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Managing Emotions in Meetings

Recently an interesting topic came up at a training session. A participant asked my opinion as to whether they'd [in their words] 'ever be better at managing their emotions while in meetings'. They said:

"I often find myself feeling overwhelmed or unable to get my point across. At the slightest hint of criticism I start to stumble over my words and feel like my tongue is tied. I then feel  my frustration build which makes it less likely that I'll say something useful in the meeting. What can I do?"

These are the tips I came up with for dealing with emotions so we can retain our poise at a meeting.


Top 10 List:

 

  1. Go into every meeting fully prepared. Half the time I coach an individual and we debrief a 'less than optimal' result at a meeting such as described above, they eventually admit to not having done the preparation they instinctively knew needed to be done beforehand - either lack of discipline or other work matters interfered with proper preparation. "When we walk in confident of our selves and in the knowledge we are ready to contribute fully, we are less apt to stumble over our words or feel 'caught out' and guilty when called upon to contribute our thoughts and ideas at a meeting".
  2. Breathe: Sounds simple yet it is the foundation for the way we manage (or mismanage) our stress and emotions. Breathe deeply - inhale through your nose and exhale through your mouth and you will find that you begin to lower your tension and find you are better able to string your words together in a coherent and logical format. Making sure the breath goes into your belly and is not a shallow breath is the key.
  3. Take a moment. Calling a break in a meeting is perfectly appropriate when there are several more items on the agenda. Often when we are in meetings and fail to plan in a break, individual contributions are less effective for everyone.
  4. Roll Your Shoulders. Our tension tends to build in several key areas of our body. By relaxing/releasing these areas we find that our mind can come back to clarity, helping us articulate our message most effectively. Shoulders are a key area for most individuals.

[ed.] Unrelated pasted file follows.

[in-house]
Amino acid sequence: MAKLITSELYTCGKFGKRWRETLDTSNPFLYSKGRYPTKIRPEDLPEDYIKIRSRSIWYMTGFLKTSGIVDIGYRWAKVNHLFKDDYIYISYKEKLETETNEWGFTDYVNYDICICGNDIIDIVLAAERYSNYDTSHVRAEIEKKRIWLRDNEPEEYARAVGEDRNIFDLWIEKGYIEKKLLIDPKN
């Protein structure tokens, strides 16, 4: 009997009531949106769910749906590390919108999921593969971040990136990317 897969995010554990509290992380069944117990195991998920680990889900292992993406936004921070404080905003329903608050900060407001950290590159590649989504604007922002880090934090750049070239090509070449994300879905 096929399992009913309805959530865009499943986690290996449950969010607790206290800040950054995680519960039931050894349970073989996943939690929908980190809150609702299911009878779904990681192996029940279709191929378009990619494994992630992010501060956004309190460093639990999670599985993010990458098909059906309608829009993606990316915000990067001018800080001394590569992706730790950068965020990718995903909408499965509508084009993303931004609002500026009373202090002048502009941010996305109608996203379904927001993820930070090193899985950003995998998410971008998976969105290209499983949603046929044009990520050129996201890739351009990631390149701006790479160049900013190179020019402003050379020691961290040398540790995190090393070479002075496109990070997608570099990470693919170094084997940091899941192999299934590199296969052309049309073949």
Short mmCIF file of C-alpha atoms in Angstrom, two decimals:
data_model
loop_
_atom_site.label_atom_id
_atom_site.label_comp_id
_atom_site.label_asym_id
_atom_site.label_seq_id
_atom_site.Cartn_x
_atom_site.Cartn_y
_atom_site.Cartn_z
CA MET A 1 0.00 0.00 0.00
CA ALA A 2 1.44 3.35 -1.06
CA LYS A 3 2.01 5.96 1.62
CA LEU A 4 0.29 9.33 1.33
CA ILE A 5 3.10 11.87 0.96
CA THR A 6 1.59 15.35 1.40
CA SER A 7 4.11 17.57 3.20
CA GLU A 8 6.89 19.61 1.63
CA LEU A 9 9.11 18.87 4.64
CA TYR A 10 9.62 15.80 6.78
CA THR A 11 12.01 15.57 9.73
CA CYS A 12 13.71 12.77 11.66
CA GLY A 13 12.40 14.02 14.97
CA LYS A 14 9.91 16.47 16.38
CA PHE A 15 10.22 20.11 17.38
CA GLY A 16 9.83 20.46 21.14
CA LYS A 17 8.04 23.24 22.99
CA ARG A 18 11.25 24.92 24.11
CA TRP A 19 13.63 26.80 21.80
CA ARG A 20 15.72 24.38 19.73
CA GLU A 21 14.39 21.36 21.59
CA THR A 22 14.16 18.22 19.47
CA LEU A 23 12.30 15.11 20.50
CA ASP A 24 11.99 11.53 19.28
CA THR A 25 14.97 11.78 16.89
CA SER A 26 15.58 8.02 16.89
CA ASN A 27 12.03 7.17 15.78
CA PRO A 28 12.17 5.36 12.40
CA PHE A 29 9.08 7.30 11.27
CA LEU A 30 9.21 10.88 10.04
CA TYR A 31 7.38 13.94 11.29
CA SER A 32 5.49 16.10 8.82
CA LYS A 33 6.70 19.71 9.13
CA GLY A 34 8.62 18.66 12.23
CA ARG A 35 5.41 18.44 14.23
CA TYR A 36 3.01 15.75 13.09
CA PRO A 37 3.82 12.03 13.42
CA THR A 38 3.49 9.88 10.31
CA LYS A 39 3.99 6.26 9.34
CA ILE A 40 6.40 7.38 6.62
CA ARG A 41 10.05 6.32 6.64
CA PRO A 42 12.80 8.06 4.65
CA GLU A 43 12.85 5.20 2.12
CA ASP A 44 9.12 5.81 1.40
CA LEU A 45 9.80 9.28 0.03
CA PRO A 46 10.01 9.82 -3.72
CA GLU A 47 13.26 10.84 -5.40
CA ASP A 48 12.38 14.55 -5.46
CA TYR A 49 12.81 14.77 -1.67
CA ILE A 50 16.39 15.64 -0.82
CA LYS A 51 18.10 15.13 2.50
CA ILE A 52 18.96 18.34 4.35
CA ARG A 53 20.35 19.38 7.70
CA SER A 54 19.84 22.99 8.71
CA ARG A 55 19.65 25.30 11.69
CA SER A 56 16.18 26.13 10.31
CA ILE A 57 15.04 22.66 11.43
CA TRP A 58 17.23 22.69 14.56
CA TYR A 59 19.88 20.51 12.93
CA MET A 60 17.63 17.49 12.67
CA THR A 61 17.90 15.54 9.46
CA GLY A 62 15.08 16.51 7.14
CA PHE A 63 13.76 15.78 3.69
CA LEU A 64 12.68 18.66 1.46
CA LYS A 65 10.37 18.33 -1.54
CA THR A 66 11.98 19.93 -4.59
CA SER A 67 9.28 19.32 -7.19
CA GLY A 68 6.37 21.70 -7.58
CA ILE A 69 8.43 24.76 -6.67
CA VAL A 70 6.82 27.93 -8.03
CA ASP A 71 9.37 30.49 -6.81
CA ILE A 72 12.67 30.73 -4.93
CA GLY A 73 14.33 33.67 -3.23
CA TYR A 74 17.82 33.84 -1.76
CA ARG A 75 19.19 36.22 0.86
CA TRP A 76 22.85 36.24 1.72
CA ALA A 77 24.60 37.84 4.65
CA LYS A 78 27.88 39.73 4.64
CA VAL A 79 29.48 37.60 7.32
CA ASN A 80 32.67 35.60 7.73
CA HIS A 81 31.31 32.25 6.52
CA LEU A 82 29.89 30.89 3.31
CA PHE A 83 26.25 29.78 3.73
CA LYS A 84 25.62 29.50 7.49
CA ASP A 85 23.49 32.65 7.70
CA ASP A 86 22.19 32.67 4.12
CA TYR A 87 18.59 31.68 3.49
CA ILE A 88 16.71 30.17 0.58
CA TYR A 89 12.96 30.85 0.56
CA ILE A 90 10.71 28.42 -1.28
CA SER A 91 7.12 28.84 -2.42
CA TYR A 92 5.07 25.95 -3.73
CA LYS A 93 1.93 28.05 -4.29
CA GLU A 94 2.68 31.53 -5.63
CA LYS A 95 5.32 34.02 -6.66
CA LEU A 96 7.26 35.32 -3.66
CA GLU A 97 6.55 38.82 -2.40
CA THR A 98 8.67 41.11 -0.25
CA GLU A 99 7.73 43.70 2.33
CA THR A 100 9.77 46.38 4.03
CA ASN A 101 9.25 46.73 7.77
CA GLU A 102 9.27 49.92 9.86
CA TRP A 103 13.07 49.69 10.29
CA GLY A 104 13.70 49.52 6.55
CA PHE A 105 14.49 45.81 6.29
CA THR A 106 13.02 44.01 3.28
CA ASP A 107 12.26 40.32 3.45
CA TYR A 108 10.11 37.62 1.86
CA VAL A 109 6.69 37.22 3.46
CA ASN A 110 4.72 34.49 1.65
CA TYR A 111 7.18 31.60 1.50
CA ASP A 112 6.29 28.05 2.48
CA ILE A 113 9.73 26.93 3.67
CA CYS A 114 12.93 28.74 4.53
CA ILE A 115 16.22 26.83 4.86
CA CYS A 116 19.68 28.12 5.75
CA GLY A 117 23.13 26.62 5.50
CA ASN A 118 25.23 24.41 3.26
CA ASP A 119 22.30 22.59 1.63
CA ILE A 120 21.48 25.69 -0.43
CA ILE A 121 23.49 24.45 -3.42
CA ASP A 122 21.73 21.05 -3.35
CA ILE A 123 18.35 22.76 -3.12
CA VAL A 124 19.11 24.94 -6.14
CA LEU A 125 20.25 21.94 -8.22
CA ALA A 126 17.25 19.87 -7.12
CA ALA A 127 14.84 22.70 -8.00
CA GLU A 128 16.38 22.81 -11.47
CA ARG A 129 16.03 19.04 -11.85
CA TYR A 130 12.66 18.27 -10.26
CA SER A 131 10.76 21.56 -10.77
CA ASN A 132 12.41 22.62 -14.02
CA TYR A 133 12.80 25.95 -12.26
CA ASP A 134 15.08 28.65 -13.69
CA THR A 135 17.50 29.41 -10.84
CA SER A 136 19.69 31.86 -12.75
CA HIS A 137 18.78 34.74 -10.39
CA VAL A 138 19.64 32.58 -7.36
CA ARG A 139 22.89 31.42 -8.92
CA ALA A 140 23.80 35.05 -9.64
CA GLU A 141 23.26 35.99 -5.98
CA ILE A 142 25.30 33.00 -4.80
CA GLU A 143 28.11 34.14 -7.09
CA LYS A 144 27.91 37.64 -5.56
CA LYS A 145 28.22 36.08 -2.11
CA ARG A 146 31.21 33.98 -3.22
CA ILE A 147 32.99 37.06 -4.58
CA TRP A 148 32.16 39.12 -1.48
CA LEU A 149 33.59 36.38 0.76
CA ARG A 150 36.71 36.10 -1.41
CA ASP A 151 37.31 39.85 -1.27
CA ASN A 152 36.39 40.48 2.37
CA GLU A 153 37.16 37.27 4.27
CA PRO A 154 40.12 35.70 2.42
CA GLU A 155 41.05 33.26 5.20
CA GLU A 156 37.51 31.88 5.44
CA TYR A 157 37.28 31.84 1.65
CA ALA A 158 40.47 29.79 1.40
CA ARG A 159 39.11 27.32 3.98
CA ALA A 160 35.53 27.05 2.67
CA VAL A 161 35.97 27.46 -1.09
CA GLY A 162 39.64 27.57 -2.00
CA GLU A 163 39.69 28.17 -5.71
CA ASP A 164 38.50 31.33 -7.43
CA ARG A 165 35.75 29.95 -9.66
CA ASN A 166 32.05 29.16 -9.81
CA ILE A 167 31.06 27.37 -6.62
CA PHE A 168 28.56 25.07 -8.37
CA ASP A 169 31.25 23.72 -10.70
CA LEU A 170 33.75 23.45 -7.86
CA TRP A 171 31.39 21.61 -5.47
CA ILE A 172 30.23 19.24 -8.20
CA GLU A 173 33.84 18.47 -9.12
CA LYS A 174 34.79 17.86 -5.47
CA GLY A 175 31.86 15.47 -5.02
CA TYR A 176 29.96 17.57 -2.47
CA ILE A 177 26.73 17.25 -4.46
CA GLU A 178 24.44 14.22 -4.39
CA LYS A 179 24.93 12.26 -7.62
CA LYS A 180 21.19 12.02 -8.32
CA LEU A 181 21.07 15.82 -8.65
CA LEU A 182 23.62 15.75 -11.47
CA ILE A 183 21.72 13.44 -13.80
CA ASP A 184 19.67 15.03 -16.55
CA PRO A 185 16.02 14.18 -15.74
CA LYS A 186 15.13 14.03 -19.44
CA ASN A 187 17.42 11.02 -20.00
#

5. Look around you. Sounds odd? Often our emotions rise from subconsciously suppressed reactions to dynamics in the meeting. Instruct yourself to look around you, really pay attention to the look and feel of the room and the people. Noticing the environment around us brings us back to the moment so we can 'get back in the game' and out of our head!
  6. Really listen to what the other person is saying. Like the prior tip this one is about focusing your attention on the 'present' moment and not getting caught in a mind fog from the last comment that you think you messed up on. By paying attention to the nuances, tone, and voice of the people speaking you stay connected to the conversation and limit the ability for your mind to 'split' (which would make it even harder to contribute in a meaningful way to the meeting).
  7. Contribute something insightful. When the next opportunity arises to say something of value, say it aloud. A typical reaction of someone who thinks they've blown it is to 'back out of the conversation' and become merely an observer. They 'opt out' of contributing which they know is the wrong thing to do, and so further emotion builds up, complicating their reactions and increasing their tension.
  8. Detach from the prior moment and fully engage in the current moment. The prior tips are great ways to help this. Another is to simply consciously choose to 'park' the prior conversation. Put it on hold to address at a later time and instead commit back to the meeting. A visualization that can work is to imagine a chest in your mind that you 'put the issue away in' by closing the lid. For highly visual people this is a great tactic and a skill well worth developing.
  9. Use Positive Self-talk. This sounds a bit 'new agey', yet it is proven that we can influence our emotional state with such tactics. Elite athletes use this sort of approach to great success as do many highly successful professionals and performers.
  10. Develop your capacity to manage your emotional state in the long-run. Consider learning to meditate. Do yoga or any other activity that lessens the 'build up' of tension so that it is less likely to interfere with performance in the future.
     
    Karen Denega offers Insight Coaching and Workshops that help you identify and address the challenges both in life and at work - so you can be more successful and happy.


     

The Enlightened Experience

"Gifted with master wisdom to help you on your journey, I'll help you activate your life purpose, reprogram old archetypes, and explore personal mastery. Together we'll go on a wondrous journey that expands your possibilities as we explore your true limitless potential."  Karen Denega

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